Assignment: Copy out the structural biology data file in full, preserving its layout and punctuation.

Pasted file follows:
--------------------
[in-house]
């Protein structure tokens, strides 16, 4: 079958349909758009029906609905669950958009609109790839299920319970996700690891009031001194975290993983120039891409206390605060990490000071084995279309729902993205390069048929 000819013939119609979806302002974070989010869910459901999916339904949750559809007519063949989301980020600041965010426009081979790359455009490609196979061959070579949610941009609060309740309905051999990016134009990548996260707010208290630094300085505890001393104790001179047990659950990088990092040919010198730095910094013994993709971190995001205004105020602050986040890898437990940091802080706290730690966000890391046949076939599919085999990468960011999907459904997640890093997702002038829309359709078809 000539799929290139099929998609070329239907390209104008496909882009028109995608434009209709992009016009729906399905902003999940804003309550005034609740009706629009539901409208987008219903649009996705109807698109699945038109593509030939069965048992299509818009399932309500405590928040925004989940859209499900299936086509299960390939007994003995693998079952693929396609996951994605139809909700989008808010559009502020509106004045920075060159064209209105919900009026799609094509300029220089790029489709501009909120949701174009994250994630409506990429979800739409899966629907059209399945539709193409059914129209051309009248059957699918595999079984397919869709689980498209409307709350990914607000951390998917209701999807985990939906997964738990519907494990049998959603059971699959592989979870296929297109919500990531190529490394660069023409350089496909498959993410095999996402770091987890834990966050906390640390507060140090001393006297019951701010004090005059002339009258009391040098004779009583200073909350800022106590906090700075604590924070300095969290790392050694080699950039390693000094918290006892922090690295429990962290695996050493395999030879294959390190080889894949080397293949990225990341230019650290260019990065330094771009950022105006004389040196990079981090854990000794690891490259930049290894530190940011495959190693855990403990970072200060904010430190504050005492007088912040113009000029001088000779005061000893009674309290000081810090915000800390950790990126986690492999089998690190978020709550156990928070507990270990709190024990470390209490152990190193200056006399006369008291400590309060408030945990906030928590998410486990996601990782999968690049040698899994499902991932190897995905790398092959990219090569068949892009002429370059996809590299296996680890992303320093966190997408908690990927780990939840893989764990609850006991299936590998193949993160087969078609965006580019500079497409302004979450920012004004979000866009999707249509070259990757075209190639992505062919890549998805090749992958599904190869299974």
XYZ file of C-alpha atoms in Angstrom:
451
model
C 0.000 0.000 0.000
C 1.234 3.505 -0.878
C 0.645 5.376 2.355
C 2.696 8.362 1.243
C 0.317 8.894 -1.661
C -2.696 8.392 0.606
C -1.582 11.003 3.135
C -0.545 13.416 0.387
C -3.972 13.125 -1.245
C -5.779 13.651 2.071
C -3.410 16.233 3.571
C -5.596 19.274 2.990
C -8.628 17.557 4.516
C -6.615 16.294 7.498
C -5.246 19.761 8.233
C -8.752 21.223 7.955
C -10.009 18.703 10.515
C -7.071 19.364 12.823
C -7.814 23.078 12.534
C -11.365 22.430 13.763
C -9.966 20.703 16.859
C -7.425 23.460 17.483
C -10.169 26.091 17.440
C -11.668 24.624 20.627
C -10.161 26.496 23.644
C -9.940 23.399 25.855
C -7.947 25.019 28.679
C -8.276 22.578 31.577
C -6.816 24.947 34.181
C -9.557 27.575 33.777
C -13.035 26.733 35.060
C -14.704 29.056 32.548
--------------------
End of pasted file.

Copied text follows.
[in-house]
């Protein structure tokens, strides 16, 4: 079958349909758009029906609905669950958009609109790839299920319970996700690891009031001194975290993983120039891409206390605060990490000071084995279309729902993205390069048929 000819013939119609979806302002974070989010869910459901999916339904949750559809007519063949989301980020600041965010426009081979790359455009490609196979061959070579949610941009609060309740309905051999990016134009990548996260707010208290630094300085505890001393104790001179047990659950990088990092040919010198730095910094013994993709971190995001205004105020602050986040890898437990940091802080706290730690966000890391046949076939599919085999990468960011999907459904997640890093997702002038829309359709078809 000539799929290139099929998609070329239907390209104008496909882009028109995608434009209709992009016009729906399905902003999940804003309550005034609740009706629009539901409208987008219903649009996705109807698109699945038109593509030939069965048992299509818009399932309500405590928040925004989940859209499900299936086509299960390939007994003995693998079952693929396609996951994605139809909700989008808010559009502020509106004045920075060159064209209105919900009026799609094509300029220089790029489709501009909120949701174009994250994630409506990429979800739409899966629907059209399945539709193409059914129209051309009248059957699918595999079984397919869709689980498209409307709350990914607000951390998917209701999807985990939906997964738990519907494990049998959603059971699959592989979870296929297109919500990531190529490394660069023409350089496909498959993410095999996402770091987890834990966050906390640390507060140090001393006297019951701010004090005059002339009258009391040098004779009583200073909350800022106590906090700075604590924070300095969290790392050694080699950039390693000094918290006892922090690295429990962290695996050493395999030879294959390190080889894949080397293949990225990341230019650290260019990065330094771009950022105006004389040196990079981090854990000794690891490259930049290894530190940011495959190693855990403990970072200060904010430190504050005492007088912040113009000029001088000779005061000893009674309290000081810090915000800390950790990126986690492999089998690190978020709550156990928070507990270990709190024990470390209490152990190193200056006399006369008291400590309060408030945990906030928590998410486990996601990782999968690049040698899994499902991932190897995905790398092959990219090569068949892009002429370059996809590299296996680890992303320093966190997408908690990927780990939840893989764990609850006991299936590998193949993160087969078609965006580019500079497409302004979450920012004004979000866009999707249509070259990757075209190639992505062919890549998805090749992958599904190869299974």
XYZ file of C-alpha atoms in Angstrom:
451
model
C 0.000 0.000 0.000
C 1.234 3.505 -0.878
C 0.645 5.376 2.355
C 2.696 8.362 1.243
C 0.317 8.894 -1.661
C -2.696 8.392 0.606
C -1.582 11.003 3.135
C -0.545 13.416 0.387
C -3.972 13.125 -1.245
C -5.779 13.651 2.071
C -3.410 16.233 3.571
C -5.596 19.274 2.990
C -8.628 17.557 4.516
C -6.615 16.294 7.498
C -5.246 19.761 8.233
C -8.752 21.223 7.955
C -10.009 18.703 10.515
C -7.071 19.364 12.823
C -7.814 23.078 12.534
C -11.365 22.430 13.763
C -9.966 20.703 16.859
C -7.425 23.460 17.483
C -10.169 26.091 17.440
C -11.668 24.624 20.627
C -10.161 26.496 23.644
C -9.940 23.399 25.855
C -7.947 25.019 28.679
C -8.276 22.578 31.577
C -6.816 24.947 34.181
C -9.557 27.575 33.777
C -13.035 26.733 35.060
C -14.704 29.056 32.548